Iron screw steamer Taliesin, built Tyneside Works, Cardiff, 1883, 79grt, 85.6 x 18.2 x 8.0 ft, 50 hp engine by builder, 2 screws, ON 88701, owned Coppack, Connah's Quay, registered Chester from 1883 until 1900. Steam tug.

[from South Wales Daily News - Tuesday 08 May 1883]:
LAUNCH OF A NEW STEAMER AT CARDIFF. On Monday evening there was launched from the Commercial Graving Dock, Cardiff, a beautifully modelled iron twin-screw steamer, of 78 tons gross register, named the Taliesin, of the following dimensions: Length, 80 feet; beam, 18 feet; depth of hold, 7 feet. This steamer has been built and engined by the Tyneside Engine Works Company, Limited, of Cardiff, to the order of Messrs Coppack, Carter, and Co., Connah's Quay, near Chester, under the superintendence of Mr George Hepburn, of Liverpool, and is intended for towing and passenger traffic on the river Dee. She has been built under Lloyd's special survey to class 100A, and under Board of Trade survey for passenger certificate. The steamer was named in the usual way by Mrs Coppack, wife of one of the owners.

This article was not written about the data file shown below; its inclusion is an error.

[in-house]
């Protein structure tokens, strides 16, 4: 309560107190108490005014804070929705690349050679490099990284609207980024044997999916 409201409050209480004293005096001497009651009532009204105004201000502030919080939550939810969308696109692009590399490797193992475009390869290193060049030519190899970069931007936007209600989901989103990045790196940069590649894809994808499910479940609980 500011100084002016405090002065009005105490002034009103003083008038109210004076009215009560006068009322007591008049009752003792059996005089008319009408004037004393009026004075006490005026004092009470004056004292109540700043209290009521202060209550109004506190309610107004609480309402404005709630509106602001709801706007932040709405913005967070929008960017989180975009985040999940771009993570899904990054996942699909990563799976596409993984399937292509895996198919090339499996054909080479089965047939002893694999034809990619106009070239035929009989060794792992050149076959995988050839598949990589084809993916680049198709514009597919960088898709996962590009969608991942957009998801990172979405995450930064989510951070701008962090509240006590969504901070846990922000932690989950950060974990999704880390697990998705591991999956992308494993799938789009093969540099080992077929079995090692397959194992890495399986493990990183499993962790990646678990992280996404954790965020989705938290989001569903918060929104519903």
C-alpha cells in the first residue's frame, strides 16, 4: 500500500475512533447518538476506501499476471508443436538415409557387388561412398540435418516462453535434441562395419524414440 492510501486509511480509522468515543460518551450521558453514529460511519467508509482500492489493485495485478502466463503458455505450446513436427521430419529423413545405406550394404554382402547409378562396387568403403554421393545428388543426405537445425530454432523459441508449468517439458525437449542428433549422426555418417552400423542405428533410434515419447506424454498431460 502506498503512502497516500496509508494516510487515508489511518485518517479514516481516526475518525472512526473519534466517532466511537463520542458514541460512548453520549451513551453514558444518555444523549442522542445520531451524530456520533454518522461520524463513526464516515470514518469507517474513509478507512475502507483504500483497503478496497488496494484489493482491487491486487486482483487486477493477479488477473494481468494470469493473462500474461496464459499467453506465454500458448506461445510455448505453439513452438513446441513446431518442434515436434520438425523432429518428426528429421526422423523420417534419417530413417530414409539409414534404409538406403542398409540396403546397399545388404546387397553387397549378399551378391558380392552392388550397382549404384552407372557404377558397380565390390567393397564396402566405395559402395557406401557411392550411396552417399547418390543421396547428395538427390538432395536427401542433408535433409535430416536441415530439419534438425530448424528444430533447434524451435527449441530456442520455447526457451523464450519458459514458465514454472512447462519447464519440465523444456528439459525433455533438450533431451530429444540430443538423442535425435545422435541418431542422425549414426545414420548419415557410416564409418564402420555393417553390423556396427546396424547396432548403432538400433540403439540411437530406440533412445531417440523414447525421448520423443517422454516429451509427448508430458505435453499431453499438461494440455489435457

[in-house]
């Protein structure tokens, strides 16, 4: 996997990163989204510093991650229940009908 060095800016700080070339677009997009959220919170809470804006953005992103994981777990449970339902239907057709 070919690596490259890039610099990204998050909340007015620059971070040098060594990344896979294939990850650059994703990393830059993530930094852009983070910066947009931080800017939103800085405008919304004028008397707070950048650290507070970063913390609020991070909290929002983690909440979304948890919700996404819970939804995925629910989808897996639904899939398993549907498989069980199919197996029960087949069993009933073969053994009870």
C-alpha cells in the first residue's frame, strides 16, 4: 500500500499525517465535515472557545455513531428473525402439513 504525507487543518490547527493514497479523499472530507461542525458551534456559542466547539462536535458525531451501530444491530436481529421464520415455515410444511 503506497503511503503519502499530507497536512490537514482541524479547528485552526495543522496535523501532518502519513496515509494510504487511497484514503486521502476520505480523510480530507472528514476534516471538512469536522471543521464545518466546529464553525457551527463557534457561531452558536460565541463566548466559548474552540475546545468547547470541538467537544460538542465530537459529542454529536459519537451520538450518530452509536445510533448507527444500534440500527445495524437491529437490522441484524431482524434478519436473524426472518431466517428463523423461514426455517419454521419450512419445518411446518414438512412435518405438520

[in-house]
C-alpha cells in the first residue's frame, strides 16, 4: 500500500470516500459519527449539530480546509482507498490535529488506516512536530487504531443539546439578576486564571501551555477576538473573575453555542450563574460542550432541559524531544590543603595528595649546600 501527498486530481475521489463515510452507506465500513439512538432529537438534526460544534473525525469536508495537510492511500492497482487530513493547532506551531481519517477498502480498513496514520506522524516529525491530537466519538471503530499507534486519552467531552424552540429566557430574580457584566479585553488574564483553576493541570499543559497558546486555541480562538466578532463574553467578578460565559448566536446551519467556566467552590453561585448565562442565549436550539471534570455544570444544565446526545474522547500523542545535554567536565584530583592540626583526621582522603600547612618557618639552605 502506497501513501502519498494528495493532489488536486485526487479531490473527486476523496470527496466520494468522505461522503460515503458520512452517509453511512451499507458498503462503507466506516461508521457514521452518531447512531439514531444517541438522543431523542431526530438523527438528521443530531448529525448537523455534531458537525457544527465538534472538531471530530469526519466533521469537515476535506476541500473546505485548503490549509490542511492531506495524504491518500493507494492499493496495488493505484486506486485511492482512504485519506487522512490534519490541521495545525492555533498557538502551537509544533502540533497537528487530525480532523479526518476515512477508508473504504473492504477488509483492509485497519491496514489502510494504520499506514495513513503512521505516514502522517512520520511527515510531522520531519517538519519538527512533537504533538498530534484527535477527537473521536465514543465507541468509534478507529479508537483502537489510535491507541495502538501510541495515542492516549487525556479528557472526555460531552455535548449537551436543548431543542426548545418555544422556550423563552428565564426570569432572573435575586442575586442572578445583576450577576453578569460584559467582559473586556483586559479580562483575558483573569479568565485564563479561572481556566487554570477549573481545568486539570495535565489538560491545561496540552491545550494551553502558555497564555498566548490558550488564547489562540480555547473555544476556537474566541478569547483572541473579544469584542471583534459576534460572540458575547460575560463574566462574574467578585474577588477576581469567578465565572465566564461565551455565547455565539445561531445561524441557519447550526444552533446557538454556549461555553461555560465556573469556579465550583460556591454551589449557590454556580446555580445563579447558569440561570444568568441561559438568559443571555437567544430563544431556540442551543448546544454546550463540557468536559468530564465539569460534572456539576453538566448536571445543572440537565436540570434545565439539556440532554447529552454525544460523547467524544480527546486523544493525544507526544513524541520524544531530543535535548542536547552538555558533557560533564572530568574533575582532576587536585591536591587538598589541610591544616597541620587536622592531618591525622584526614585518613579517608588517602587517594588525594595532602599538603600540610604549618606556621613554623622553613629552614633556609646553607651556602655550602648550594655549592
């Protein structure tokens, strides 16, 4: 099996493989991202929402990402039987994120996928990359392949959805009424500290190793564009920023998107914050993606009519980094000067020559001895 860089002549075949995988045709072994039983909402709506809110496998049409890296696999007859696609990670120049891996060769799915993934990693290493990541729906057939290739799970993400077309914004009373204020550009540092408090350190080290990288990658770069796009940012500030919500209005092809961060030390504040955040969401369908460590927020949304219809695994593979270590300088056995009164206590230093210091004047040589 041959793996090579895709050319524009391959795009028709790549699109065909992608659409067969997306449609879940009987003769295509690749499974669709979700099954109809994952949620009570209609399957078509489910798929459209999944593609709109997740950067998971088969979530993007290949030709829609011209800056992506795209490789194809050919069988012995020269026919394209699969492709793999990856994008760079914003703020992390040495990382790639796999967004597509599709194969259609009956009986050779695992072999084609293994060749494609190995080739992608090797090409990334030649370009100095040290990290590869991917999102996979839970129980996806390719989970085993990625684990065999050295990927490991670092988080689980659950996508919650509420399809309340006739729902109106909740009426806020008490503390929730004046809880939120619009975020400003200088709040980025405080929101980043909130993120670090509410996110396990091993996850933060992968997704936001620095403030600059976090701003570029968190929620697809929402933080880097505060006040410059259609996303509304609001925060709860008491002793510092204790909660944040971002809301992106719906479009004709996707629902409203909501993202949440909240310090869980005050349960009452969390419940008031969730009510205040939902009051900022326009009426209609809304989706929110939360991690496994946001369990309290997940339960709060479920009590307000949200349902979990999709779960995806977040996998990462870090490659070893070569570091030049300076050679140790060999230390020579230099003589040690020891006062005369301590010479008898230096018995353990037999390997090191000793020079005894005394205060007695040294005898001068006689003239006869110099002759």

1891 Census for Dee shipping 1891: steamers regularly in the Dee and Mersey.

PS Swiftsure (ON 42607, Mostyn - Liverpool); SS Taliesin (ON 88701, tug); SS Albert (ON 81152, tug); SS Aston (ON 58201, Coppack, coasting); SS Harold (ON 93738, steam flat, Greenfield - Widnes); SS Janet (ON 88710, steam flat Queensferry Chemical Works); SS Fawn (ON 62217, at Rhyl, Rhyl - Liverpool).

Iron screw steamer Manxman, built Craggs, Middlesborough, 1891, 56grt, 3nrt, 70 x 17 x 6.8ft, engines 2 x 33hp built Tindall, 2 screws. Tug. Owned GWR from 1894, in connection with quay at Saltney. ON 99559.